Canadian Fashion Gives Back

The Globe and Mail/June 2014

Seeking accessories as ethical as they are ethereal? Lauren Chan profiles three lines that merge passion with a sense of purpose.


Toronto-born, Brooklyn-based Aurora James launched Brother Vellies in January 2013. Formerly a curator for Gen Art, a non-profit organization to help support emerging artists, James fell in love with the idea of tradition African shoes and saw a North American market for them.

“I knew that [African] people—especially in Southern Africa—weren’t really wearing them anymore. In place of them, they were wearing Nikes and Pumas, so [the people who made the traditional shoes] were losing their jobs. That gave me the idea to start the company.”

Ever the philanthropist, the designer is constantly tweaking the company for the better. For instance, Brother Vellies’ sandal production was recently moved from South Africa to Kenya because, “The [employees] in South Africa have been making desert boots for multiple generations and sandals aren’t intuitively South African, so it wasn’t second nature to them. It felt more natural to move the sandal production to Kenya where they wear and make a lot of sandals. It’s also important for the brand as we grow to hopefully create jobs in different countries.”

As far as sustainability goes, James says, “We use vegetable dyed leather from a kudu, which is an over populated animal. Due to the South African government’s mandated calling, it’s actually considered an animal by-product. It’s also about hiring local. Everyone who works at our workshop lives within a kilometer.”

In addition to supporting and creating jobs in Africa, you can look (literally) outstanding in a pair of Brother Vellies. The designer recommends, “The Tyre Sandals. They’re a great [eco-friendly] alternative to a Birkenstock. It still has a leather insole and it’s a bit wider, which makes it comfortable. Especially the denim one, because who doesn’t love denim?”


Kim Smiley’s Sappho collection is equal parts gorgeous and generous. The jewelry collection, born from the designer’s love of poetry and experimentation with mixed media painting, also aids marginalized populations in Toronto.

While that may seem like a lot of work to take on, Smiley remembers, “I thought, ‘I can’t just start a jewelry business, I need to enrich it with deeper meaning,’ so I decided to integrate my passions into the business model, which are poetry and social justice.” Sappho now sells a full range of jewelry made from lace, gemstones, and unique trinkets while providing work at a living wage for women in turmoil.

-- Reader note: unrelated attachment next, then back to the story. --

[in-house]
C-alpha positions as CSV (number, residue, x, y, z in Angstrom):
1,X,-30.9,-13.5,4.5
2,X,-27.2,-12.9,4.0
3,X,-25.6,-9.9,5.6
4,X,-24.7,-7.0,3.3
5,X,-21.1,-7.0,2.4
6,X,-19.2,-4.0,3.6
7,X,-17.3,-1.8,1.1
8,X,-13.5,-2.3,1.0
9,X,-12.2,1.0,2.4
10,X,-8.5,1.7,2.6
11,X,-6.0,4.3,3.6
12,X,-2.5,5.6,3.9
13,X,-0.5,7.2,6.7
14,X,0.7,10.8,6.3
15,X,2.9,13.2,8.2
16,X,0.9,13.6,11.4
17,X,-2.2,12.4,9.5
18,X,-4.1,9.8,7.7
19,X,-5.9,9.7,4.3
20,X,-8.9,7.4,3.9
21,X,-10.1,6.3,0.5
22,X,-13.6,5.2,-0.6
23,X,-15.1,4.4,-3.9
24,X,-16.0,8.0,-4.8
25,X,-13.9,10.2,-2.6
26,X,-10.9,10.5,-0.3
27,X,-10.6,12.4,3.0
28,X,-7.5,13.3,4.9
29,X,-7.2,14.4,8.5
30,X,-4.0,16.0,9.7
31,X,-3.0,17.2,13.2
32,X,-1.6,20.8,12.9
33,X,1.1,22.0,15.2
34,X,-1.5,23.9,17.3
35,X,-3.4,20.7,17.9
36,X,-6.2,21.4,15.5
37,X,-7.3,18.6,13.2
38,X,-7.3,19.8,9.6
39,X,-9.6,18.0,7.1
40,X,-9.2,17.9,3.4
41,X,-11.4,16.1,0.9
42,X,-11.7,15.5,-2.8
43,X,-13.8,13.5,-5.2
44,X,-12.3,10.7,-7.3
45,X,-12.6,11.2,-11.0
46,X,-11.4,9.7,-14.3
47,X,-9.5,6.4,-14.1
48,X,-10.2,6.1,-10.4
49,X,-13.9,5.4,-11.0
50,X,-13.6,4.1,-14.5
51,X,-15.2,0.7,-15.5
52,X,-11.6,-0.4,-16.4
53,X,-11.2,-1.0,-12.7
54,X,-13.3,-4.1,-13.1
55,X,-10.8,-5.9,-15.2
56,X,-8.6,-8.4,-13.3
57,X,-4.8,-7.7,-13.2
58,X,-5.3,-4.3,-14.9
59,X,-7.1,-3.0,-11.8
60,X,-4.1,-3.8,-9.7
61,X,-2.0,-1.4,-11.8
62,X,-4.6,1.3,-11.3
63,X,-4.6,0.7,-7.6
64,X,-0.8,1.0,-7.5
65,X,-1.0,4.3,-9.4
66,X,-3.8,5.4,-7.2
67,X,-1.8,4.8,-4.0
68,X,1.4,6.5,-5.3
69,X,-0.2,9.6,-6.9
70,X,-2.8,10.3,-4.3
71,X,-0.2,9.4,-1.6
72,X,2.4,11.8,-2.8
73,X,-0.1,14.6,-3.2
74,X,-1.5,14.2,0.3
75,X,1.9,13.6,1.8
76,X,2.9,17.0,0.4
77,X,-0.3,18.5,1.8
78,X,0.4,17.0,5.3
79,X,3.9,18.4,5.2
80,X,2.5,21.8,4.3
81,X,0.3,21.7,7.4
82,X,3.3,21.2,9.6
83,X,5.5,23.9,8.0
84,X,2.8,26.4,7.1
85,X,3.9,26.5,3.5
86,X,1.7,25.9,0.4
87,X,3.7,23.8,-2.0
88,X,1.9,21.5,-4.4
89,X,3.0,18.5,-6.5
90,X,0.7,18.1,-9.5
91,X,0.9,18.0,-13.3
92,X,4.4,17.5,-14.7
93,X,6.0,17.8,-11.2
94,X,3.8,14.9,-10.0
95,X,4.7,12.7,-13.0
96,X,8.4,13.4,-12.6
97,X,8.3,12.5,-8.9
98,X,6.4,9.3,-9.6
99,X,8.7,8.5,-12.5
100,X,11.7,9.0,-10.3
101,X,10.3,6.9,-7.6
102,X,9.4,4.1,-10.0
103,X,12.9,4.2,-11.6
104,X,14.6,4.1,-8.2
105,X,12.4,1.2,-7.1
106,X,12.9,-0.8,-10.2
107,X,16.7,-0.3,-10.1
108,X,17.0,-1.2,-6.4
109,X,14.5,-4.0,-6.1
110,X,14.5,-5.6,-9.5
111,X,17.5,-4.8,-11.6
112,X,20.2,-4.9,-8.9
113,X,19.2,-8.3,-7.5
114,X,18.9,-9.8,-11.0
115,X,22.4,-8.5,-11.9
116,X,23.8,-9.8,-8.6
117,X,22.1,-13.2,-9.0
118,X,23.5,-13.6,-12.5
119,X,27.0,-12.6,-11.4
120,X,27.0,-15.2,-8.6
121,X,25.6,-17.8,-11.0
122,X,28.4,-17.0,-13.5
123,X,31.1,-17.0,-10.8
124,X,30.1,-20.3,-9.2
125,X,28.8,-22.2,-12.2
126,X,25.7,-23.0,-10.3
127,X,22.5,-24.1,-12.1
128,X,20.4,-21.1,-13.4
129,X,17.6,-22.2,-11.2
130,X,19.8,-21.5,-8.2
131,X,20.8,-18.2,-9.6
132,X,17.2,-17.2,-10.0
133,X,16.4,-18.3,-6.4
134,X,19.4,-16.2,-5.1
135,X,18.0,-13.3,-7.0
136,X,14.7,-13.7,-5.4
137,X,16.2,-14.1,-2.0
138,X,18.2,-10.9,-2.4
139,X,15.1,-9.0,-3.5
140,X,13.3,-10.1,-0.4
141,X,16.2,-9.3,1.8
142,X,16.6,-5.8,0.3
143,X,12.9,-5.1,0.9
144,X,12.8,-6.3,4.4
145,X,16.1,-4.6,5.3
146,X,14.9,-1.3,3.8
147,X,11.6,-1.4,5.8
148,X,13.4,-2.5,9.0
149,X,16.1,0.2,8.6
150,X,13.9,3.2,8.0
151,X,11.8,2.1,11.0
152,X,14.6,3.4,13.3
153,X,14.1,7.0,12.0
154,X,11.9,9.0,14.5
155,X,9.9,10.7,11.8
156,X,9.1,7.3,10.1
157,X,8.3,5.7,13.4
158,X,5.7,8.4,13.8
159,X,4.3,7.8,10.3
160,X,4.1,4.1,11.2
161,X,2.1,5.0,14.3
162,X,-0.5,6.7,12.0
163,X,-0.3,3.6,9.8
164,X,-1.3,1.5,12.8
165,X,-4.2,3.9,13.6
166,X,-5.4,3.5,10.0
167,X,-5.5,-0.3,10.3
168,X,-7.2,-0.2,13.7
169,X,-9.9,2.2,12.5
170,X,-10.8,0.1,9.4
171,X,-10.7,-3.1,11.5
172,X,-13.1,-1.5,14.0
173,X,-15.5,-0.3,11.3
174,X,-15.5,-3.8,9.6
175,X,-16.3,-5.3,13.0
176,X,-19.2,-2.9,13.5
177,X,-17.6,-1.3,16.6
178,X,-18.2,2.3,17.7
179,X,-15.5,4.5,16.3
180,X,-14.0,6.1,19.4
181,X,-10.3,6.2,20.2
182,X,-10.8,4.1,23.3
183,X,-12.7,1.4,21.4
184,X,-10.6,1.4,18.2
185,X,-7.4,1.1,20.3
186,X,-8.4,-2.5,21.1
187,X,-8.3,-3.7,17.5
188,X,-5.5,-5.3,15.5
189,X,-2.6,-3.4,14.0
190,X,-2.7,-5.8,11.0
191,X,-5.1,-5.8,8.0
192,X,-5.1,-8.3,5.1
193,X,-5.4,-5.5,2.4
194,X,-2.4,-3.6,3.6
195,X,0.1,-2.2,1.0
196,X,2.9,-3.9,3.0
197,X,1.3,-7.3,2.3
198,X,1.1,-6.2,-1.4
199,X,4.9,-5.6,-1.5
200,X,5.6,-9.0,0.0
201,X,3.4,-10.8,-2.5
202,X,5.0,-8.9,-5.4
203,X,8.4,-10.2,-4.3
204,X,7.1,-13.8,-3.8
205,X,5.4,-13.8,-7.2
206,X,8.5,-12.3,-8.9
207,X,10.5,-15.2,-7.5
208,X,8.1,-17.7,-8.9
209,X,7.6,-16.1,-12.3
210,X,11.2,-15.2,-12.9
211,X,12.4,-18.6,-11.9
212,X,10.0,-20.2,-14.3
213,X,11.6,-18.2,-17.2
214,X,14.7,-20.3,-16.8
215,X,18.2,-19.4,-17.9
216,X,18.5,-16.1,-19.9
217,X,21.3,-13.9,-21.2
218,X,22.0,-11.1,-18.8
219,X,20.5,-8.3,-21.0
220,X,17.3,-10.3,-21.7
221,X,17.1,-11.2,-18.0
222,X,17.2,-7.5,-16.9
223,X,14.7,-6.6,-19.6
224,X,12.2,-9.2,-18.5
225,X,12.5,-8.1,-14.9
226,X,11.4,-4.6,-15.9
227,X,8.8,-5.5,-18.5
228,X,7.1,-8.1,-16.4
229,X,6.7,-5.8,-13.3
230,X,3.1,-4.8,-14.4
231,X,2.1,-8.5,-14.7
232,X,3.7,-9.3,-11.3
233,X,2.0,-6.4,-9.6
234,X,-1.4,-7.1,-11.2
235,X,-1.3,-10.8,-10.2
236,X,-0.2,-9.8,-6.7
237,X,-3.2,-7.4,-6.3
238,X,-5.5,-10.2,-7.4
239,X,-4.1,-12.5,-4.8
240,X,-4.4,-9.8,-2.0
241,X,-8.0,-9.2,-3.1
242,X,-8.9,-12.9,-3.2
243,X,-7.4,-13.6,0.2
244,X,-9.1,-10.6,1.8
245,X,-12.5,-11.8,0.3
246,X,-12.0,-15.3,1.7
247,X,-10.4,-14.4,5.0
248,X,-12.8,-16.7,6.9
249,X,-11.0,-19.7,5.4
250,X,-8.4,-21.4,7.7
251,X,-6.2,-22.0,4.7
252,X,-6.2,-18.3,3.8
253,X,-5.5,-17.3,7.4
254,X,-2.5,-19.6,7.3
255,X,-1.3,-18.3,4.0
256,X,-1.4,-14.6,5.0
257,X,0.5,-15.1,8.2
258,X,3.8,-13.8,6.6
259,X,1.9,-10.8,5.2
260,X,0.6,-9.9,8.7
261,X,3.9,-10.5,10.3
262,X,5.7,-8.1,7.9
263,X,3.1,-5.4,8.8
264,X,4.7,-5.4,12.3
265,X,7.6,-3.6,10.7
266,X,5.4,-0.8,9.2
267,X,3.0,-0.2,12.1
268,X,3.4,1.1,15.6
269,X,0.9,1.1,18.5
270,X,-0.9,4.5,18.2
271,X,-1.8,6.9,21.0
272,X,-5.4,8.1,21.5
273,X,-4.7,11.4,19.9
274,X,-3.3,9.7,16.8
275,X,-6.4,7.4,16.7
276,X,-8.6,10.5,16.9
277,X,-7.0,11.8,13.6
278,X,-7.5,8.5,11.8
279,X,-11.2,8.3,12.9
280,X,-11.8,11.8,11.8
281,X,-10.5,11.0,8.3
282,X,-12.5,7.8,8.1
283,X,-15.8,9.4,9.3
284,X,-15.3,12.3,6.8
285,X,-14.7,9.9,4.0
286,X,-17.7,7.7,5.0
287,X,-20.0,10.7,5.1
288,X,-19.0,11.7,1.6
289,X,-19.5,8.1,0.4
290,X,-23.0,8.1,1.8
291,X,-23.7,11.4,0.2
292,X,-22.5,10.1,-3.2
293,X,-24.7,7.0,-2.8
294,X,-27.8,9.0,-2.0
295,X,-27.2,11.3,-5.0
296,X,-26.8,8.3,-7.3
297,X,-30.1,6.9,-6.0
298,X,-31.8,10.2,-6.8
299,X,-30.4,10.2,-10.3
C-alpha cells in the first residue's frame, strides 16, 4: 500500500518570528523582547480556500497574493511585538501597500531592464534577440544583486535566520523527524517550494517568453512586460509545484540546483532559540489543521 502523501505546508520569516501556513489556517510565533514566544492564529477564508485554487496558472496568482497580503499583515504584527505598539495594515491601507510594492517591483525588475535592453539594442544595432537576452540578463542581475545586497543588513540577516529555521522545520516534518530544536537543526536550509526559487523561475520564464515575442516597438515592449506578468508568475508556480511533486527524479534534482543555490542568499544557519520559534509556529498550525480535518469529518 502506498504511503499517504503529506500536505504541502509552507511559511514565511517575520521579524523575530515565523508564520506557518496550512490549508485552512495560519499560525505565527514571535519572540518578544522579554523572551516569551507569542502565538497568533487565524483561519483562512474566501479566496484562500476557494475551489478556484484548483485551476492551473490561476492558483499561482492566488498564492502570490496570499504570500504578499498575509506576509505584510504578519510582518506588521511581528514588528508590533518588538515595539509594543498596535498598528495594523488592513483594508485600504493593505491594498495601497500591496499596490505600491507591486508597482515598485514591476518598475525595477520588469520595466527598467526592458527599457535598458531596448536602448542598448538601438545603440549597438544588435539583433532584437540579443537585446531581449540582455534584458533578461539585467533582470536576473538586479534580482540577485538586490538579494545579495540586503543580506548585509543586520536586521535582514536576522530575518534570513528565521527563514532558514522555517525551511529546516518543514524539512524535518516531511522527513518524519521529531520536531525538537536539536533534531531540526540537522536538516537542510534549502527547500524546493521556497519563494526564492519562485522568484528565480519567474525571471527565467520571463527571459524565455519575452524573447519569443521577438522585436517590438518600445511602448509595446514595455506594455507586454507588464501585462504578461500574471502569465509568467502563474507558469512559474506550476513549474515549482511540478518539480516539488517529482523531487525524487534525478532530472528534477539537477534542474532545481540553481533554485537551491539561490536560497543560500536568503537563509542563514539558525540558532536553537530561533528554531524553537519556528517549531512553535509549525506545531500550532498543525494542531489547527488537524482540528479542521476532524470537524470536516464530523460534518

Smiley’s background and day job in the charitable sector lend enough knowledge to properly impose economic self-sufficiency on her employees. What’s more? “The women say it’s almost meditative to create my jewelry,” which infuses a positive energy into the modern relics.

People are also reading poetry because of Sappho, which the designer considers a way to improve and enrich the fashion world—especially in an era of 140 characters. As a way to culturally enrich the wearer, very piece from the collection comes with a fragment of a Sappho poem.

What should you buy now? Smiley suggests, “My earrings. [They] are wonderful for summer, because part of the allure of Sappho is that they’re incredibly light. [The] lace is ideal for summer.”


As the one-year anniversary of the Rana Plaza factory collapse in Bangladesh and the first Fashion Revolution Day approached, Laura Siegel was preparing for the release of PROJECT ELEVEN27. For the charitable project, the designer created 1,127 scarves as an ode to the 1,127 lives lost in the factory collapse.

“It’s a concept that came about after I saw images of the [aftermath]—it really hit me hard. My ultimate goal is to raise awareness and help the families that were affected by the tragedy. I don’t want people to see this and then forget about it. I want people to start thinking about where their clothing is coming from and how they can make a difference,” explains Siegel.

The limited edition pieces are hand-woven with silk, cotton, and recycled sarees collected from women in rural villages around Kutch, India. Their proceeds, to be given to the Sreepur Village Organization, will be put towards providing social workers and caretakers for the affected families. Siegel also says they’re bringing new knowledge to the families by, “Making sure their kids are staying in school. If their focus isn’t on education they can end up working in a factory, unfortunately like one of their family members did. They also teach the families how to manage money.”

What should you wear with your PROJECT ELEVEN27 scarf? The designer says, “I love the scarves with anything white. It brings something out of the scarf that’s really nice!”


Printed nationally in the June 21, 2014 Style Section of the Globe and Mail.

—Lauren Chan